Hearst has met what seemed like a lofty goal, according to Mashable: 1 million tablet subscribers for its print portfolio—which includes Cosmopolitan, Esquire and Popular Mechanics. This is an increase of 400,000 since the end of 2011.
Hearst did not meet its goal until the end of March because of a surprise slowdown in the digital subscription market. Growth rate fell from 10 percent to15 percent at the end of 2011 to 5 percent to 7 percent in the summer and fall of 2012; since then, it has climbed back to 10 percent.
Cosmo alone boasts a digital circulation of 175,269—6 percent of the magazine's total circulation.
John Loughlin, executive vp of Hearst, attributes digital subscription expansion to better-targeted email campaigns and a marketing campaign by all-you-can-read monthly tablet app Next Issue Media. Loughlin told Mashable that sampler issues in Apple's newsstand led to "meaningful conversions," boosted by app content pulled from magazines' websites.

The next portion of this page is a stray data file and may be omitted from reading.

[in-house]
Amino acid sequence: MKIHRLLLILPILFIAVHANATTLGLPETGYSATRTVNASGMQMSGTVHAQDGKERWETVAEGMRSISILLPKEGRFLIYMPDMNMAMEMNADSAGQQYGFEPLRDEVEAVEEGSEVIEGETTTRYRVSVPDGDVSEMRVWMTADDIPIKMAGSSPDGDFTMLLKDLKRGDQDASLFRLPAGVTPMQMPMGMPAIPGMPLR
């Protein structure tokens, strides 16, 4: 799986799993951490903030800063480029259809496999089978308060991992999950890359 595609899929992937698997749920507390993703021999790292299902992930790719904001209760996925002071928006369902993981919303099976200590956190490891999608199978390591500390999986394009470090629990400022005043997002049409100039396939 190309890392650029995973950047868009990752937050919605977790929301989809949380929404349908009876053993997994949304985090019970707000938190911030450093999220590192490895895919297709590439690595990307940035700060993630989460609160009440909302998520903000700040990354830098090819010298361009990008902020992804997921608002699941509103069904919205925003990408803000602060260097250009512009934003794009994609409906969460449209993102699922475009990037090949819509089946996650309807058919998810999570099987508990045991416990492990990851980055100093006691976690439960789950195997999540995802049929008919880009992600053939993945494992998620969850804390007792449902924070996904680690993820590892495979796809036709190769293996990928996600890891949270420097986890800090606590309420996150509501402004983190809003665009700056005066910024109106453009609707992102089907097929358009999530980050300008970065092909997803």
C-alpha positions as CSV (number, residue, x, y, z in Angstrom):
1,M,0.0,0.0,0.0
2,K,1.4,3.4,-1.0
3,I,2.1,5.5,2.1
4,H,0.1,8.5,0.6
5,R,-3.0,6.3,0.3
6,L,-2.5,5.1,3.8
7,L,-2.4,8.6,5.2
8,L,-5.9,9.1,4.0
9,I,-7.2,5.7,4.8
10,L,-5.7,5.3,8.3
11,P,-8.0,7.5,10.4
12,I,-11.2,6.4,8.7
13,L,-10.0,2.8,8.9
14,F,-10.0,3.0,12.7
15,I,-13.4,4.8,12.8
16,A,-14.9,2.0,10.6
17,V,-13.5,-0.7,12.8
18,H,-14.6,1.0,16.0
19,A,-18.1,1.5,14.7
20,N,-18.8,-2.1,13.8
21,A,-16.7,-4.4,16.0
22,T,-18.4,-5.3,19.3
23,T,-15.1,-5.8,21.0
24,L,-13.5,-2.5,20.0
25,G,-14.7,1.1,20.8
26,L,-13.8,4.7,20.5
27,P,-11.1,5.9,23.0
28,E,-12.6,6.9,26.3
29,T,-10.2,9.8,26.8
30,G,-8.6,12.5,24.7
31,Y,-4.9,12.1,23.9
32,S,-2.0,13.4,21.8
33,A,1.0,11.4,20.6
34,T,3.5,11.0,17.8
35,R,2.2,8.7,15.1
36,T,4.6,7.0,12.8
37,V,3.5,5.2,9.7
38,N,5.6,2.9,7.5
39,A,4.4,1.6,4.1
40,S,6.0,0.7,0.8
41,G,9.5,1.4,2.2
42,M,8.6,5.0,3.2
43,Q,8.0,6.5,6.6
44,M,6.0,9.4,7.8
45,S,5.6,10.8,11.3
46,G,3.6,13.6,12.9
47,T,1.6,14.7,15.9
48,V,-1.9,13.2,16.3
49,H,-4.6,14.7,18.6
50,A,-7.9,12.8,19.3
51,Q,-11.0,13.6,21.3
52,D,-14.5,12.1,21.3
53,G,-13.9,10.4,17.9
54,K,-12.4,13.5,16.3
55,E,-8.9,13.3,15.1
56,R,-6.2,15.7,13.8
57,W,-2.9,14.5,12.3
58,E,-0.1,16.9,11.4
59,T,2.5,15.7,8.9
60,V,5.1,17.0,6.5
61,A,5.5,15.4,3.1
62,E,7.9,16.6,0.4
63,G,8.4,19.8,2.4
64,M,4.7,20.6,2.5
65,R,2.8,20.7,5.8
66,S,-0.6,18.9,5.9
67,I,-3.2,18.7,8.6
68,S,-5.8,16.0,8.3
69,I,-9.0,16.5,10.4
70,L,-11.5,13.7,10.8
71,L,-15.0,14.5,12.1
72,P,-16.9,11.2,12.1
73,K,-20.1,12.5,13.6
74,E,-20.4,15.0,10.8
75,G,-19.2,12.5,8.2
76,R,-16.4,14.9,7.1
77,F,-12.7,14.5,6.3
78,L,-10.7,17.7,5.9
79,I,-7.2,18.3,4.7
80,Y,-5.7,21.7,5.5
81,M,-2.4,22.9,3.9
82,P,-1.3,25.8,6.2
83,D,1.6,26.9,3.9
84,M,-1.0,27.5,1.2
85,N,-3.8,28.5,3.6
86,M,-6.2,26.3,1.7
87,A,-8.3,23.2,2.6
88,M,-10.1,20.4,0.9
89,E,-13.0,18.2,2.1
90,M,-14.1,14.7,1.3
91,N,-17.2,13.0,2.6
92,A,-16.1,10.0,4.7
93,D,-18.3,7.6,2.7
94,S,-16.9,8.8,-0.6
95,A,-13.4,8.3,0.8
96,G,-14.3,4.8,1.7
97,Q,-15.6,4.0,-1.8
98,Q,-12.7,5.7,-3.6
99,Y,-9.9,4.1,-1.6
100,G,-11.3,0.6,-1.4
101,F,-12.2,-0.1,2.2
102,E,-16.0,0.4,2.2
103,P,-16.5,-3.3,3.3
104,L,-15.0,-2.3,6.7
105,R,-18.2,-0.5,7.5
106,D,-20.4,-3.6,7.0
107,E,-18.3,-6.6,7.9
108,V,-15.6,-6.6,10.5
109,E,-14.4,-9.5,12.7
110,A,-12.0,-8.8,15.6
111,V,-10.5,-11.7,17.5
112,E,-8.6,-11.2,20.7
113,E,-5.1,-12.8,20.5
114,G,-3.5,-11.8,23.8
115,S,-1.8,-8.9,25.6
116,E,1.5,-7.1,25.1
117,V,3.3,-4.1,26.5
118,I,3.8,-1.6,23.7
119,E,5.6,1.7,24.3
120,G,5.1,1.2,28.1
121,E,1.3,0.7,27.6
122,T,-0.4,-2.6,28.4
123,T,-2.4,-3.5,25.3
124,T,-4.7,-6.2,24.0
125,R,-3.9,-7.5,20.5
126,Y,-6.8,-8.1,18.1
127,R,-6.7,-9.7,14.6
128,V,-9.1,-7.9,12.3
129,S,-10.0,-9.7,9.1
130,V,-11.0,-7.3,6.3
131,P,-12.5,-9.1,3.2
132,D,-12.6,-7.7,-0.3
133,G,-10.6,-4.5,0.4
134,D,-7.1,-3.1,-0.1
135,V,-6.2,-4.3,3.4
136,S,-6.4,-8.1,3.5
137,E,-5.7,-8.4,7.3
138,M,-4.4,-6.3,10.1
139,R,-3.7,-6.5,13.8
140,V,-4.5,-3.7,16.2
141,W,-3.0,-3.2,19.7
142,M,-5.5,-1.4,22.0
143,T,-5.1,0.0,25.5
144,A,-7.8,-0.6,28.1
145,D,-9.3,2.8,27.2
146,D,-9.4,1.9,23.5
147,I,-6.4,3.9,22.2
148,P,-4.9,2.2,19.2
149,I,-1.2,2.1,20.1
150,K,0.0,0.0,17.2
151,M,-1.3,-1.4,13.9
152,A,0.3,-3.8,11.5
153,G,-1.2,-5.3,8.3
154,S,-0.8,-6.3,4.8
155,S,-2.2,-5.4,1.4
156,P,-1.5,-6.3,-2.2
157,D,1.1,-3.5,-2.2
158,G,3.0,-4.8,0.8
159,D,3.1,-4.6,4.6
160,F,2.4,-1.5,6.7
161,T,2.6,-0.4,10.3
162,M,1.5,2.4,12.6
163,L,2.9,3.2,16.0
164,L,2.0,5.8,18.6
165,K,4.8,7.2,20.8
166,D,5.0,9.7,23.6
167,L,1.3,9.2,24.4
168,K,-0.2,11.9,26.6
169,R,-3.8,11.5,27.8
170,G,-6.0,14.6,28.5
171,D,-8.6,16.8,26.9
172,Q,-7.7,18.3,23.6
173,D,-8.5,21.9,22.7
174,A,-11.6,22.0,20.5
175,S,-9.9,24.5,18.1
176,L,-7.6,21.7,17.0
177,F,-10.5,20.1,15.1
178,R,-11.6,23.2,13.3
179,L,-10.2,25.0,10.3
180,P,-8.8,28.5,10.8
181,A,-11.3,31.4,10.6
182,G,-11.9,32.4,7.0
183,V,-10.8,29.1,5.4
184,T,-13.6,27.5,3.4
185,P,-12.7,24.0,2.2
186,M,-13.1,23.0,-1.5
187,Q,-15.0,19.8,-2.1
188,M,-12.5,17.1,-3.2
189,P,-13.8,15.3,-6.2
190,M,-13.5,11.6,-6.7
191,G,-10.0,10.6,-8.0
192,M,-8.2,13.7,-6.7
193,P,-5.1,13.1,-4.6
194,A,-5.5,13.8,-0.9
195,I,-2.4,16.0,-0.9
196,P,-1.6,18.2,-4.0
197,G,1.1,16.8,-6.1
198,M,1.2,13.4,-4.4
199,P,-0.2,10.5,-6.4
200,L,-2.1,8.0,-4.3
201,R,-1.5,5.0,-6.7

Hearst's digital subscriptions still only represent a little over 3 percent of its total customer base. The numbers reflect the fact that tablet subscriptions were not common until iTunes began supporting them in mid-2011, and Hearst has been slow to adopt a digital model because profit margins for digital are far lower than those for print. Another factor is affordability for the consumer. Because digital storefronts like iTunes take a 30 percent cut, Hearst's digital titles tend to be more expensive than their print versions, and Hearst also does not give away a free tablet edition as does Condé Nast.
In February, president David Carey said that he thinks Hearst will have 3 million digital subscribers—10 percent of the company's total subscribers—by 2016.